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Review: The Debt

The Debt
08.30.2011
5 10

PLOT: In 1965, three Mossad agents (Sam Worthington, Marton Czokas, & Jessica Chastain) abduct a Nazi War Criminal- with the intention of bringing him back to Israel for trial. In an attempted escape, he’s killed, and the three are hailed as heroes. Years later, a secret shared by the three (Helen Mirren, Tom Wilkinson, and Ciaran Hinds) comes back to haunt them and they must pay an old debt before their lives come crumbling down around them.

REVIEW: I went into THE DEBT expecting something on par with Steven Spielberg’s underrated classic MUNICH. There are lots of exciting stories to be told from the Mossad’s colorful and bloody past, and THE DEBT (while fictional) sounded intriguing. Couple the premise with a can’t miss cast including Mirren, Wilkinson, and the newly hot Worthington, what could go wrong?


Plenty it seems. THE DEBT is, for me, one of the most disappointing films I’ve seen in awhile. This should have been a taut, exciting thriller, but instead it plays out like a mediocre HBO telefilm. It’s dull as dust, and for that I imagine the blame has to go to director John Madden. The former SHAKESPEARE IN LOVE helmer does about the same level of work he did with his previous film, KILLSHOT, which sat on the shelf for about three years. While THE DEBT isn’t quite as bad as that, it’s nonetheless hopelessly mediocre, and filmed in the most boring way imaginable.

Everything about it is by the numbers, and nothing about it distinguishes itself at all. That goes for the cast too. Sure, there are a lot of talented people involved, but the casting is a nightmare as whenever you cast young and old version of the same characters, you need to get people that look alike. Marton Czokas vs. Tom Wilkinson, Jessica Chastain vs. Helen Mirren, and (most laughably) Sam Worthington vs. Ciaran Hinds is not even remotely convincing.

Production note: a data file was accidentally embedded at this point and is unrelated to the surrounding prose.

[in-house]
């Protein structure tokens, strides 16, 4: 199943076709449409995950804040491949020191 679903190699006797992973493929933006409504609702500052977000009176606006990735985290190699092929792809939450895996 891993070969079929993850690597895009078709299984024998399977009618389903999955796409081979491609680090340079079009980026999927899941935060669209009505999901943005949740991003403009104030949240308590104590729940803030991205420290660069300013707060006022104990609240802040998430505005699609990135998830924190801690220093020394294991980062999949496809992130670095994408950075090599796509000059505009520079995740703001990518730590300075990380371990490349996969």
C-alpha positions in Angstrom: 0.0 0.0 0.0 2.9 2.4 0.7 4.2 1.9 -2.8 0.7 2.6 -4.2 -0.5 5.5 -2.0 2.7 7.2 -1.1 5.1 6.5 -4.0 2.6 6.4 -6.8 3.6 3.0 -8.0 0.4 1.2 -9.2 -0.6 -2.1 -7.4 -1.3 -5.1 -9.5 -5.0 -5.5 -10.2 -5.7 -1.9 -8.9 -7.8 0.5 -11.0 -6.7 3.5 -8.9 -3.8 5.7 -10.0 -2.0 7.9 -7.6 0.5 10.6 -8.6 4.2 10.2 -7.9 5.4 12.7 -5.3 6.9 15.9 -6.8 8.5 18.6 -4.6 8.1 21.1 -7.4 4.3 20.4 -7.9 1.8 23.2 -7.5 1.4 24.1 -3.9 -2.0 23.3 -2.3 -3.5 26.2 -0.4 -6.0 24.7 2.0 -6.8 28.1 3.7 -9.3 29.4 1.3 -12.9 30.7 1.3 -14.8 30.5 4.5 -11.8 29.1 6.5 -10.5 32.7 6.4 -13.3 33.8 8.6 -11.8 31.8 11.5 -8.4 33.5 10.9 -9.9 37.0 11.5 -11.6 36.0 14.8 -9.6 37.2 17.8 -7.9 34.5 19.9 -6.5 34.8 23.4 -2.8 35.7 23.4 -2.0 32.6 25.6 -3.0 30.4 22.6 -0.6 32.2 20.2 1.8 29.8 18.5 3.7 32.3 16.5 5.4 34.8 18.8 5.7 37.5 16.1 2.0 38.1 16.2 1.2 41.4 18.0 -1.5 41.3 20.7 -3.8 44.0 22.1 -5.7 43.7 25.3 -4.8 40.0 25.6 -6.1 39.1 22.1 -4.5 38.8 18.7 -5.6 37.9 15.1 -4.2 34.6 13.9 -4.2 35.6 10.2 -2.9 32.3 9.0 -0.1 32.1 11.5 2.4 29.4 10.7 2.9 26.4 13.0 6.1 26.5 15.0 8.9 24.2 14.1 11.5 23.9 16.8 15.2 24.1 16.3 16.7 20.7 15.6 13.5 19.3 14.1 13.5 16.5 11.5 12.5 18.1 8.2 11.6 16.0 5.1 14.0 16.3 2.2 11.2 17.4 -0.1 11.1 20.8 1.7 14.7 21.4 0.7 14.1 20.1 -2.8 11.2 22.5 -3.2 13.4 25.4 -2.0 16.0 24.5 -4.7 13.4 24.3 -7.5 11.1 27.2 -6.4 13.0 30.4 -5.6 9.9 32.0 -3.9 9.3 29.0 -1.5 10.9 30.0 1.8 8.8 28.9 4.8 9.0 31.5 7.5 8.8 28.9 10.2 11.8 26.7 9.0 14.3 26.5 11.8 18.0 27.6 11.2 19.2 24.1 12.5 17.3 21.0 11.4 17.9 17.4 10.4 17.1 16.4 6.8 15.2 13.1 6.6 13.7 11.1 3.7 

However, at least the older actors have some charisma, with Wilkinson, Mirren, and Hinds all being seemingly incapable of delivering bad performances. However, they’re only in about 30% of the film (Hinds’ role is more or less done by the end of the opening credits), and the rest is devoted to the young team. Of the three, the only one I liked was Czokas, who I’ve always thought was a talented guy from films like GARAGE DAYS, and THE GREAT RAID. Worthington, while capable of giving good performances, also has a tendency towards blandness, and that’s on full display here. The only time he comes to life is when he does some Krav Maga sparring with Czokas. As for Chastain, I didn’t find her as personable as the role demanded, and certainly she’s no Mirren.

I’d say that the remaining thirty percent, featuring a central Mirren is great, but alas, it’s not. A development late in the game makes the climax come off as ludicrous, and like something out of a bad TV film from the eighties, and even Mirren looks like she can’t believe how schlocky the film is getting.

I really hate that THE DEBT is not a great pic, as the material demands better. This is the type of film someone like William Friedkin should be directing, who could have put some much needed intensity into the proceedings. As it stands, THE DEBT is truly weak, and nothing worth going out of you way to check out. This is a late-night cable watch at most.

Source: JoBlo.com

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